The second concern related to data aggregation is that the proposed salary categories may not account for the types of jobs within each industry. That is, what may look like wage discrimination in an industry may simply be, as in one hypothetical offered by the Chamber of Commerce’s expert witness, due to differences in other factors between men and women. For example, if a company has a pay scale based on work experience, and male employees have on average more experience than women in one particular job and salary category, then an analysis would show statistically significant gender differences in pay even without discrimination. But while this concern is somewhat founded, it is not enough to justify not collecting the data at all. The salary categories might lead to some false positives, but altogether more data is more likely to reduce false positives and negatives compared to the existing EEO-1.
- Privacy concerns will be amplified, but the existing proposal is better than other alternatives
It is true that at small businesses, a minority or female worker’s identity – and pay – may be more easily identifiable. Michael Eastman of the Equal Employment Advisory Council provides an example: “[. . . I]f there is one Hispanic Female First / Mid-Level Official and Manager in a facility, her salary range, as well as her race and ethnicity, would be easily identified under the proposed reporting structure.” This is certainly a problem, given our existing discomfort with discussing money.
However, the scope of the information that is being revealed is not as invasive of privacy as opponents claim. EEO-1 data remains confidential by law, and under the existing EEO-1, the race and ethnicity of the Hispanic Female First / Mid-Level Official and Manager in the above example would have already been revealed because she was the only person with that demographic background and role. Additionally, salary disclosure is also not as invasive as suggested: it is still encapsulated within a number range. Moreover, sites like GlassDoor offer similar information about employee salary ranges.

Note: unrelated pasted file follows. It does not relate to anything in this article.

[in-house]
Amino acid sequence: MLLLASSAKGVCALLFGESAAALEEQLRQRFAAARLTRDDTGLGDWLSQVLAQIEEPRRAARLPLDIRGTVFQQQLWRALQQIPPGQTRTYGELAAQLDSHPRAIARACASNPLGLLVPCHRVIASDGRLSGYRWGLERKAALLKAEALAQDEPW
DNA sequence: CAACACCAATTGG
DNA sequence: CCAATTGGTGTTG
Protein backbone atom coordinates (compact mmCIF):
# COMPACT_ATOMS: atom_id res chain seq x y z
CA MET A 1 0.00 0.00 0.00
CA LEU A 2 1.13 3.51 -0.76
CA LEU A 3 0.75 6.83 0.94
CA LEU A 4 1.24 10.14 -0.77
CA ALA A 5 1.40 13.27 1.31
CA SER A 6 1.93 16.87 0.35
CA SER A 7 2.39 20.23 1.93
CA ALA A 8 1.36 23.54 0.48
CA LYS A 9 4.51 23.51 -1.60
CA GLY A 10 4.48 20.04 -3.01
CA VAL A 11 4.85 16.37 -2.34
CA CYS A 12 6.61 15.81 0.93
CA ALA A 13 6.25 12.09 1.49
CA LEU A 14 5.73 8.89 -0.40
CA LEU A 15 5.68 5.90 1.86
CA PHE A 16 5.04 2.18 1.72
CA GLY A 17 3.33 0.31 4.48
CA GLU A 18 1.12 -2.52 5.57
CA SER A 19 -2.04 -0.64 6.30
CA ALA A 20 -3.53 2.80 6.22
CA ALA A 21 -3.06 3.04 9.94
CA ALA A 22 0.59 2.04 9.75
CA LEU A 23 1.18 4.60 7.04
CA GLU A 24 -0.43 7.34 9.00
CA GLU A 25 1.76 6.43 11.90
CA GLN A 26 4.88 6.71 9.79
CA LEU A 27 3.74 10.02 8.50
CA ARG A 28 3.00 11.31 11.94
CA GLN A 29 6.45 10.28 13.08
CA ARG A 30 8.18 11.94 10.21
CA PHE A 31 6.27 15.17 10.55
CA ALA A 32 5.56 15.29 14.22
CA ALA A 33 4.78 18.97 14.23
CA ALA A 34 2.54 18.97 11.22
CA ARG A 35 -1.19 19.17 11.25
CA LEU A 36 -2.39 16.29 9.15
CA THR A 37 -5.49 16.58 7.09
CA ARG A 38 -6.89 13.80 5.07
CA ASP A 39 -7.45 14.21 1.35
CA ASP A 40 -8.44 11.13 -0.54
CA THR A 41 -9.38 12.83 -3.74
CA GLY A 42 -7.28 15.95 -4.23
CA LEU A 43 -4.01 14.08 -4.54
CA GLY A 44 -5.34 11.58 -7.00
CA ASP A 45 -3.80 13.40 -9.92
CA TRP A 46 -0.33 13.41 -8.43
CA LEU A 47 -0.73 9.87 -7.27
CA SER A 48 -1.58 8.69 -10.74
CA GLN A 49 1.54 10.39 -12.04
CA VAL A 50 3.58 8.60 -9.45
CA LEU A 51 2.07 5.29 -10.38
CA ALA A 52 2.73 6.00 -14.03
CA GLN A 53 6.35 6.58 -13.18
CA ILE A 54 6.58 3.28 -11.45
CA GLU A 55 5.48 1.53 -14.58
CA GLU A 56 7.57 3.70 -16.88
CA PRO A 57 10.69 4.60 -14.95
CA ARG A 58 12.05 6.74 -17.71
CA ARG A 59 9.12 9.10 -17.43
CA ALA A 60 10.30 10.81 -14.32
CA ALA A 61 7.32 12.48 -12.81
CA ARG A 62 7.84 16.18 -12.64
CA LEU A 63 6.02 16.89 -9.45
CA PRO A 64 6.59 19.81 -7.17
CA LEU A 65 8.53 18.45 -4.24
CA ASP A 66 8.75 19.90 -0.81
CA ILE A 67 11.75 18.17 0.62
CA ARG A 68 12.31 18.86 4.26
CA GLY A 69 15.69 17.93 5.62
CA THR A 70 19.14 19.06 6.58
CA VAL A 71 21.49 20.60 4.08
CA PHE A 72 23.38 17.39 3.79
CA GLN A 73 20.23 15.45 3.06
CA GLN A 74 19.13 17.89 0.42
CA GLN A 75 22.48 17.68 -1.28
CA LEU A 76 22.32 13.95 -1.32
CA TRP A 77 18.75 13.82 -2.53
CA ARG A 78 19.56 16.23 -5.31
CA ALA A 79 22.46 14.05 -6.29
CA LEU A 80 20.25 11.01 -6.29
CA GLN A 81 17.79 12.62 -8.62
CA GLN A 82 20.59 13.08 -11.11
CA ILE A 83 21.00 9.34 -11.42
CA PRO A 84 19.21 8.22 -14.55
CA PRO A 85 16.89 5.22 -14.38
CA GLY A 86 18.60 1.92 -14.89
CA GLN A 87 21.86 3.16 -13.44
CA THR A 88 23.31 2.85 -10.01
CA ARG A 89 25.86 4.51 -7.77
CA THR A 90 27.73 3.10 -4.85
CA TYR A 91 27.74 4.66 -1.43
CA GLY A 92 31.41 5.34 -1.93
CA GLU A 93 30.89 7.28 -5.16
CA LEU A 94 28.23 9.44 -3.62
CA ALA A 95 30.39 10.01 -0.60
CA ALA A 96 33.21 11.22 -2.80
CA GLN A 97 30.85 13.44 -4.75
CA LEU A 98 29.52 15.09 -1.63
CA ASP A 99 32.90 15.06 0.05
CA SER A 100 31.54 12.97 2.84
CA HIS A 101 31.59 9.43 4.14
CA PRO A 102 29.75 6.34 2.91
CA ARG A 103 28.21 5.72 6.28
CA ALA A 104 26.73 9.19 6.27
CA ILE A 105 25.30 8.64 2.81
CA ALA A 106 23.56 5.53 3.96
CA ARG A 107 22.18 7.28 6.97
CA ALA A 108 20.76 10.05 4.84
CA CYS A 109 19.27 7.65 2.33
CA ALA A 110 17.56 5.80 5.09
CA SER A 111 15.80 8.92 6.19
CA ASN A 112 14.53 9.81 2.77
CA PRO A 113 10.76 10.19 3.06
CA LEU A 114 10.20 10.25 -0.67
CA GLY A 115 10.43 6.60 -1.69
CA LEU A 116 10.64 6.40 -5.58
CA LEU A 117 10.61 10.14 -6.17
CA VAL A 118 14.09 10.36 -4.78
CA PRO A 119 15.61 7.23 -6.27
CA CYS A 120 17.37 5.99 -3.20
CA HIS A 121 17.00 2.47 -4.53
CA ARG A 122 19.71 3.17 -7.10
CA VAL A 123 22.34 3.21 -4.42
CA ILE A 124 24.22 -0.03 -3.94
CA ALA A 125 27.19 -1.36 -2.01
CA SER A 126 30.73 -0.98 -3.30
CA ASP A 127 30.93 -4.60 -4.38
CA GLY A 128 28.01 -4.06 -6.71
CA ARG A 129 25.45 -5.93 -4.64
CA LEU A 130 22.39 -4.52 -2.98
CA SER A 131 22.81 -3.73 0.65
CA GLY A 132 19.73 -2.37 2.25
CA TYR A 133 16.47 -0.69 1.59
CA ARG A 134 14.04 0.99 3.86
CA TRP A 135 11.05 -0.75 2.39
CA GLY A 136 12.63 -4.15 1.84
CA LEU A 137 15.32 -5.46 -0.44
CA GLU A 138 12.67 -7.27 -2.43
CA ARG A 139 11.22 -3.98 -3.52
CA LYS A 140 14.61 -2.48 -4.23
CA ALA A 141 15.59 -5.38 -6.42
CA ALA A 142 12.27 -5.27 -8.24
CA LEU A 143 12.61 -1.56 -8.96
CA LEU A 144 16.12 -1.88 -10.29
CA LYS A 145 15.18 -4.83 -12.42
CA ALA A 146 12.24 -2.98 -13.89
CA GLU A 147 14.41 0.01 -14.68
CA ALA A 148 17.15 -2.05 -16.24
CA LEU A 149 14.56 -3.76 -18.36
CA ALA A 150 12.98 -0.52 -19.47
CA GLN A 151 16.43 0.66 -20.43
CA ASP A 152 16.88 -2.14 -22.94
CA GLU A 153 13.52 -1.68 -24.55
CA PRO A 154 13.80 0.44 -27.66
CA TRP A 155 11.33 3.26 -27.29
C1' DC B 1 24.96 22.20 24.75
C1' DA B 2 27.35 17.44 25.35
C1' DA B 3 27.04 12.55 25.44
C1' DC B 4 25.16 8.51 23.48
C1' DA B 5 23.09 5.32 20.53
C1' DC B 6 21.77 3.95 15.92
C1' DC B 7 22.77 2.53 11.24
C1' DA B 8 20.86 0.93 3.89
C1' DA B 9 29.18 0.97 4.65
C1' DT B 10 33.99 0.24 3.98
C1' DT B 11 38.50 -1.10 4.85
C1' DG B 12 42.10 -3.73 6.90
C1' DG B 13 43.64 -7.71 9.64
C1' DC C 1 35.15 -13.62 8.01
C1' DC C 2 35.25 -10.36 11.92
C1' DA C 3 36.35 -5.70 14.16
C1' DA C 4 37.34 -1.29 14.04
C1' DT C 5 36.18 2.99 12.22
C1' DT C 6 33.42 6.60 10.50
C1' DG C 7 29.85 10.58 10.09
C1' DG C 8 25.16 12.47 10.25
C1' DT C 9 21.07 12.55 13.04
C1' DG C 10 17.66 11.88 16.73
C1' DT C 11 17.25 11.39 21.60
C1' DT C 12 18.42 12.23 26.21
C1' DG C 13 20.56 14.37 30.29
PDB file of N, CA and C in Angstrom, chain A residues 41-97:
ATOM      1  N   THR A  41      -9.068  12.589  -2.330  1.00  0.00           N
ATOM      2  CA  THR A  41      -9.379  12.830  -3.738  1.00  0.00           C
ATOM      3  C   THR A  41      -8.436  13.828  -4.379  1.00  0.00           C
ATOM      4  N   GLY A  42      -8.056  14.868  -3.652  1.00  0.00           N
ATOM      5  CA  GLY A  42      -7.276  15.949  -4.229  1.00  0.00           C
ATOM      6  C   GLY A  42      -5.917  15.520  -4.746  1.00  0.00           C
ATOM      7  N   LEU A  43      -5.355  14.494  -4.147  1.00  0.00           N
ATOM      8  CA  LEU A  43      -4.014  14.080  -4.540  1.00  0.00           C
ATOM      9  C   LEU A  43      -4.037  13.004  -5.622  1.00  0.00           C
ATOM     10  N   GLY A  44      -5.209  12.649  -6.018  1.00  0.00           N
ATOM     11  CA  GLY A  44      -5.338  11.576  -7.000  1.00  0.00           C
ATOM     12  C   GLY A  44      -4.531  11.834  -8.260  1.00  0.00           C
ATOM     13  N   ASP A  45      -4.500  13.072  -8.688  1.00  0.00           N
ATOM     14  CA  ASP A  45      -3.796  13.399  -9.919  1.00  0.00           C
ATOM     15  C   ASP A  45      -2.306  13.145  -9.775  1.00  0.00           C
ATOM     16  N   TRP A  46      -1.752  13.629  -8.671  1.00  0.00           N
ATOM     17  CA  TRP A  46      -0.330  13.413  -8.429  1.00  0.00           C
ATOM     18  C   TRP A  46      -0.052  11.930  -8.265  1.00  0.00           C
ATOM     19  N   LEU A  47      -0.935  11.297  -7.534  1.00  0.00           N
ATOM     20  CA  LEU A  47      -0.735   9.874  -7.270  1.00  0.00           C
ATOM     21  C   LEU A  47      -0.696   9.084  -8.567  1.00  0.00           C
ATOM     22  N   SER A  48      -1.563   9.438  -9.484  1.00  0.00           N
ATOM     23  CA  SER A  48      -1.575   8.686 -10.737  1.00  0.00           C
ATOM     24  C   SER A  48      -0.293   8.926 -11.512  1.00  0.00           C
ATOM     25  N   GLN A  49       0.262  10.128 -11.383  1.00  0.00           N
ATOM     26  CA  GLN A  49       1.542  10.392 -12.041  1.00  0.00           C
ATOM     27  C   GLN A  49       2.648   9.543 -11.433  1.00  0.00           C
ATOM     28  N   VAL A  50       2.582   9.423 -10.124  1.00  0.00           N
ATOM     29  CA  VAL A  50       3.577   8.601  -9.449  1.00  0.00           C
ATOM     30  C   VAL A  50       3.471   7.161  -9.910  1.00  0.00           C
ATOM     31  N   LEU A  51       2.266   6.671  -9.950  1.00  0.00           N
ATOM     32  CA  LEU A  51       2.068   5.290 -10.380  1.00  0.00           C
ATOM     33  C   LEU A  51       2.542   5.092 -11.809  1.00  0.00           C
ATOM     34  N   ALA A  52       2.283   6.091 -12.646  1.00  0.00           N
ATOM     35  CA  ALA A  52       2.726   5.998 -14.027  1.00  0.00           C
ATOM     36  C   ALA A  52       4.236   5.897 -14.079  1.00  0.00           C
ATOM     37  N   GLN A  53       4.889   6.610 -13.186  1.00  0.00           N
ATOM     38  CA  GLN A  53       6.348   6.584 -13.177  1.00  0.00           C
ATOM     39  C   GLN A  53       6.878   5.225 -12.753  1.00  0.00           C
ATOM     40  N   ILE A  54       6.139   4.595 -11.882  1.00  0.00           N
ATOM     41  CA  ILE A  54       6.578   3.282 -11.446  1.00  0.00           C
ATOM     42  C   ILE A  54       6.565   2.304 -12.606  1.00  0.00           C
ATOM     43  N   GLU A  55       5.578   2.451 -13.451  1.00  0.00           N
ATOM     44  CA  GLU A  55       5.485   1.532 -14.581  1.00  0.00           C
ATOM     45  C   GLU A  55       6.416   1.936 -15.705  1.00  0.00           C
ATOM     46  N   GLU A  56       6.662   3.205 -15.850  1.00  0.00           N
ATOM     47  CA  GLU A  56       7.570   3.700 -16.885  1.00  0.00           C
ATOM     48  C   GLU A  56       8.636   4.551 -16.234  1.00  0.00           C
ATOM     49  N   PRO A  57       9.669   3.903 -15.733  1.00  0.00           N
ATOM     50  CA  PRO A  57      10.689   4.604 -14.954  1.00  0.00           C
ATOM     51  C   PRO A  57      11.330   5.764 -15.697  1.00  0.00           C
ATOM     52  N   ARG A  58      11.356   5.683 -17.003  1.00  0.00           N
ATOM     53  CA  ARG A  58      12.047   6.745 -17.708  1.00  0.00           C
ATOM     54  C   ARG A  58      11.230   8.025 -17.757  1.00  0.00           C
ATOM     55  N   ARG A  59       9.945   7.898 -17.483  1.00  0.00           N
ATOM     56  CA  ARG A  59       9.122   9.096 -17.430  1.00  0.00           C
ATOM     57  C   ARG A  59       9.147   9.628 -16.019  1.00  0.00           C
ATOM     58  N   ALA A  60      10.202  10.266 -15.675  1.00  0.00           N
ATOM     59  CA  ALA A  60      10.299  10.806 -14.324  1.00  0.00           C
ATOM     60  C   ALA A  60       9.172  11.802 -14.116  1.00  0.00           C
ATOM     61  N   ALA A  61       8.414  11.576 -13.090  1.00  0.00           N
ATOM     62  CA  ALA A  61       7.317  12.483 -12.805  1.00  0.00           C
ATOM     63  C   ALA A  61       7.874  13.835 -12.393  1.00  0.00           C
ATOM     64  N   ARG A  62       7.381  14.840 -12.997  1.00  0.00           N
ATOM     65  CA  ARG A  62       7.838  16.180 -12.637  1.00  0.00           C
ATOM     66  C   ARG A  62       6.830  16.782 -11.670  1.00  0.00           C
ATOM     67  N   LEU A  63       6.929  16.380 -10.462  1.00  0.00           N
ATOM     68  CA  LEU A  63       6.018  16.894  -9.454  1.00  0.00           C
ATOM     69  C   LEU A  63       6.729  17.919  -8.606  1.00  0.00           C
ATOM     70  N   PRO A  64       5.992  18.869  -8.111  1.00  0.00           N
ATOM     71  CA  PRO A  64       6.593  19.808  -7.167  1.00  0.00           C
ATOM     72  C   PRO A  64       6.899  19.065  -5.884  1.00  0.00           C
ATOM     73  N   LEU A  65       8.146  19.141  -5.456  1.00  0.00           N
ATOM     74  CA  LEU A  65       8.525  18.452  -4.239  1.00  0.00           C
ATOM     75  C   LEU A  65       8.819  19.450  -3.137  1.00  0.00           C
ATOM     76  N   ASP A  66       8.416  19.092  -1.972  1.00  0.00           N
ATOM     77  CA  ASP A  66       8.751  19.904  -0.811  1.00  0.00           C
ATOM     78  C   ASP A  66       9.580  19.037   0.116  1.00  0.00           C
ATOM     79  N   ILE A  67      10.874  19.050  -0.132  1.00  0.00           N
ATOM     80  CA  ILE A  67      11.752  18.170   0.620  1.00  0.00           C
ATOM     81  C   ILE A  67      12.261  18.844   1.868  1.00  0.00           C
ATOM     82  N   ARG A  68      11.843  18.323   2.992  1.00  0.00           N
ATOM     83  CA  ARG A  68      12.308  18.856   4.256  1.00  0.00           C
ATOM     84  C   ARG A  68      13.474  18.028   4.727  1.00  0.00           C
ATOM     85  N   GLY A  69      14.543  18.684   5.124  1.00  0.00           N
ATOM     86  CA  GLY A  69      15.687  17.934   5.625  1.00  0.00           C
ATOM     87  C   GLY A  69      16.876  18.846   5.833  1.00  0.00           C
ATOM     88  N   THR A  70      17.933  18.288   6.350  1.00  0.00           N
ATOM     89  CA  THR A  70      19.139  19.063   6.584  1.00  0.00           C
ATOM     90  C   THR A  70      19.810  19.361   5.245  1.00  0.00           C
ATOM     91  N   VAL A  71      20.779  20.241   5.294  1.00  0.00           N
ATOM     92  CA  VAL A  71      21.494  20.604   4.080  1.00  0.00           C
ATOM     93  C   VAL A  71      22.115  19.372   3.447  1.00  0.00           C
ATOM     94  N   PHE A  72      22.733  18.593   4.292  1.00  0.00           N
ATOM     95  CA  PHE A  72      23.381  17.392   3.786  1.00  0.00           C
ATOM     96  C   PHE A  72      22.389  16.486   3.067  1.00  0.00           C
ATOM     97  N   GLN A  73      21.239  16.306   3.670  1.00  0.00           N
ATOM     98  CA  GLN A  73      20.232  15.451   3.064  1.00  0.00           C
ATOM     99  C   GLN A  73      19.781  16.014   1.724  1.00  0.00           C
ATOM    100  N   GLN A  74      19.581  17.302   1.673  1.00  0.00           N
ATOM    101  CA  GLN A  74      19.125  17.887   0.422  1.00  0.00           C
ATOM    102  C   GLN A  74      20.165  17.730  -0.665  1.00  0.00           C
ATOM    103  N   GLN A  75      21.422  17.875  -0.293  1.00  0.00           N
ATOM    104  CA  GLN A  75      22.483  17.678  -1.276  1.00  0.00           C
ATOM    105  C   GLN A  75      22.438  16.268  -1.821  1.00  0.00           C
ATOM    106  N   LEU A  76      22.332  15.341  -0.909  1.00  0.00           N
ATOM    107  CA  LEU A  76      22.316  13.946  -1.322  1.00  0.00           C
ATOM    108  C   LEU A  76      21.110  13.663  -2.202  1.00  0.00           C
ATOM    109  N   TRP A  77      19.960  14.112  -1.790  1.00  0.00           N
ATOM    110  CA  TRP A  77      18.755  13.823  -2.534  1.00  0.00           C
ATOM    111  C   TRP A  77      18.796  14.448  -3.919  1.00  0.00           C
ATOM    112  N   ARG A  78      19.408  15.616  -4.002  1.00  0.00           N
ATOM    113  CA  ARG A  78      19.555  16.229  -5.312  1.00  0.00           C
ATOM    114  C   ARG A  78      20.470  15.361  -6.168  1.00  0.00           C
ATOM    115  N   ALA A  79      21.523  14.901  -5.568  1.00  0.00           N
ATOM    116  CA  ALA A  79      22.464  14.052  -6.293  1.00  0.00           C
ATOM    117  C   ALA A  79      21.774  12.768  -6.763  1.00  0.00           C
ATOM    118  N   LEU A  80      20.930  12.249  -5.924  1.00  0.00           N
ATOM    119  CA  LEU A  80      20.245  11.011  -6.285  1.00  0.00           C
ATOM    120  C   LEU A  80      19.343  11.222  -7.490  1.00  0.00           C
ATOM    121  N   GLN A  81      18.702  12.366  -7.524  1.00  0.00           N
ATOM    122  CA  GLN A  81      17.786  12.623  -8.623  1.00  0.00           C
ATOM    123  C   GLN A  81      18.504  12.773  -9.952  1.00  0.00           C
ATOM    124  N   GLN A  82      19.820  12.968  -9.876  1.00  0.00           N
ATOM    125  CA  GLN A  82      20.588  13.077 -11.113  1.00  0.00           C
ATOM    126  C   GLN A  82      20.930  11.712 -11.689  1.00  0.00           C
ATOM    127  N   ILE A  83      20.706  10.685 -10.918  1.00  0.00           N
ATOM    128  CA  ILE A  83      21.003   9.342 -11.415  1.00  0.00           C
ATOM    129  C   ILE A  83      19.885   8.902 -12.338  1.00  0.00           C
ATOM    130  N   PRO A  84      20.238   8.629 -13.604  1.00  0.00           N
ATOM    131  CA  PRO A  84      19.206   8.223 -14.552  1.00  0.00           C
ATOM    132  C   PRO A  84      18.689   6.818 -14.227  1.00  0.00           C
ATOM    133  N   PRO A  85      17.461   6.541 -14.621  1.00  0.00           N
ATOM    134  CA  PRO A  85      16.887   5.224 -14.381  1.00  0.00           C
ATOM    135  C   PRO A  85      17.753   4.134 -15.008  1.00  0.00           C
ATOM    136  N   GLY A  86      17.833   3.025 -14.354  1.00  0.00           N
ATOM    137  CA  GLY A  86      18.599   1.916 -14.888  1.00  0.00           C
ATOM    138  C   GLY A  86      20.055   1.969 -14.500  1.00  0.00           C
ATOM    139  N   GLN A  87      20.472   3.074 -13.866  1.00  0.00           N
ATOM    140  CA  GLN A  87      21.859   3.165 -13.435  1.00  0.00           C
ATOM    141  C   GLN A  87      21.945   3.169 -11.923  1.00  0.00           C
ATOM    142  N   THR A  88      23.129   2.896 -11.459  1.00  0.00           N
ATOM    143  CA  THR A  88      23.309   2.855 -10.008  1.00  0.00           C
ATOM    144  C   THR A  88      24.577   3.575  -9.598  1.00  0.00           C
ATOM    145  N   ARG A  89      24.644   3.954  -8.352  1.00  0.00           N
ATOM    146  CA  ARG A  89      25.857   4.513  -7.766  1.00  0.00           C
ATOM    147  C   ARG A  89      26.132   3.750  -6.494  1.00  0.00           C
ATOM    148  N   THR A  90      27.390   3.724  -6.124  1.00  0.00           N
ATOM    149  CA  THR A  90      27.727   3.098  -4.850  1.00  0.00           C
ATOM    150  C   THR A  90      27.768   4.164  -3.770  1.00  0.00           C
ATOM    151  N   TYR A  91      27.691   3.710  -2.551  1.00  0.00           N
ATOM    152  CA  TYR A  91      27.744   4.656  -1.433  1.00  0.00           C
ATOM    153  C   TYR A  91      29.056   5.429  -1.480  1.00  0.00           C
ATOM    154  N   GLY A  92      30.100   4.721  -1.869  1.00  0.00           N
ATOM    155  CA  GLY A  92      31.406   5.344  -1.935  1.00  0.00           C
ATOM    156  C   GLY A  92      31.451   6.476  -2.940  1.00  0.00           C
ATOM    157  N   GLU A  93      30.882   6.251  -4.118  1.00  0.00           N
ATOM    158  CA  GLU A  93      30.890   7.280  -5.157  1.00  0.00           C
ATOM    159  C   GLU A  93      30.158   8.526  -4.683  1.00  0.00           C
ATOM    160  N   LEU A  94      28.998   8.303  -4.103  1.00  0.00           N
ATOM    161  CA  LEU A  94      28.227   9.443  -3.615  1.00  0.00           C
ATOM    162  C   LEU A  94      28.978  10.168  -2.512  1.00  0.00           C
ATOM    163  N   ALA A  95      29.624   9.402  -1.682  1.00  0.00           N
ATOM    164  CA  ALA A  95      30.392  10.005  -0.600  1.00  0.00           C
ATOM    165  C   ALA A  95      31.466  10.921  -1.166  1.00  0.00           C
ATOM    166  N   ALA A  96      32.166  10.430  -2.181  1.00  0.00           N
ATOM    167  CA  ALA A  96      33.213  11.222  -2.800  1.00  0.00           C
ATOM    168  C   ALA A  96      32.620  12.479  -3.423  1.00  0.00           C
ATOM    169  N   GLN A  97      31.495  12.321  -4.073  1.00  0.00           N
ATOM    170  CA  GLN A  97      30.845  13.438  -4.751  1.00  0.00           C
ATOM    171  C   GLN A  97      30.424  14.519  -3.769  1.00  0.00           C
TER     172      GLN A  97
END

To that end, claims that the consequences flowing from a potential data breach of the updated EEO-1 data would resemble that of the “OPM hack” are questionable. A hack on the EEOC (rather than on the employer) would only reveal what would be on the EEO-1 form, and again, the EEO-1 form does not collect data at the individual level or confidential information like an employee’s name.
Finally, opponents are using (1) and (2) as a type of catch-22. That is, their argument is that only individualized data can provide ideal evidence of pay discrimination because potential differences may depend on individualized circumstances. But individualized data would obviously amplify privacy concerns even further and be politically unfeasible. In fact, the proposed data aggregation appears to have been chosen based on concerns about data privacy. While privacy is a legitimate concern, the easiest way to make the EEO-1 less invasive for workers would be to have more women and people of color in managerial roles such that they are less individually identifiable.
- In light of concerns (1) and (2), data collection remains worthwhile
It is true that EEOC’s revisions are not perfect. For instance, not all jobs require employees to count how many hours they work each day, so one outstanding concern (for which the EEOC is soliciting comments) is how hours will be measured and collected.
However, in addition to the concrete benefits of data collection – such as a better understanding of the structural causes of gender and race wage inequality, like differences in experience – there is symbolic value to collecting pay data, and that may justify increased compliance. While one should be skeptical of the claim that individual employees could use the aggregate data as a negotiating tool given the problems with aggregated data discussed earlier, increased data collection is likely to create a social norm for pay transparency and for pay equality, in the spirit of the Lilly Ledbetter Fair Pay Act.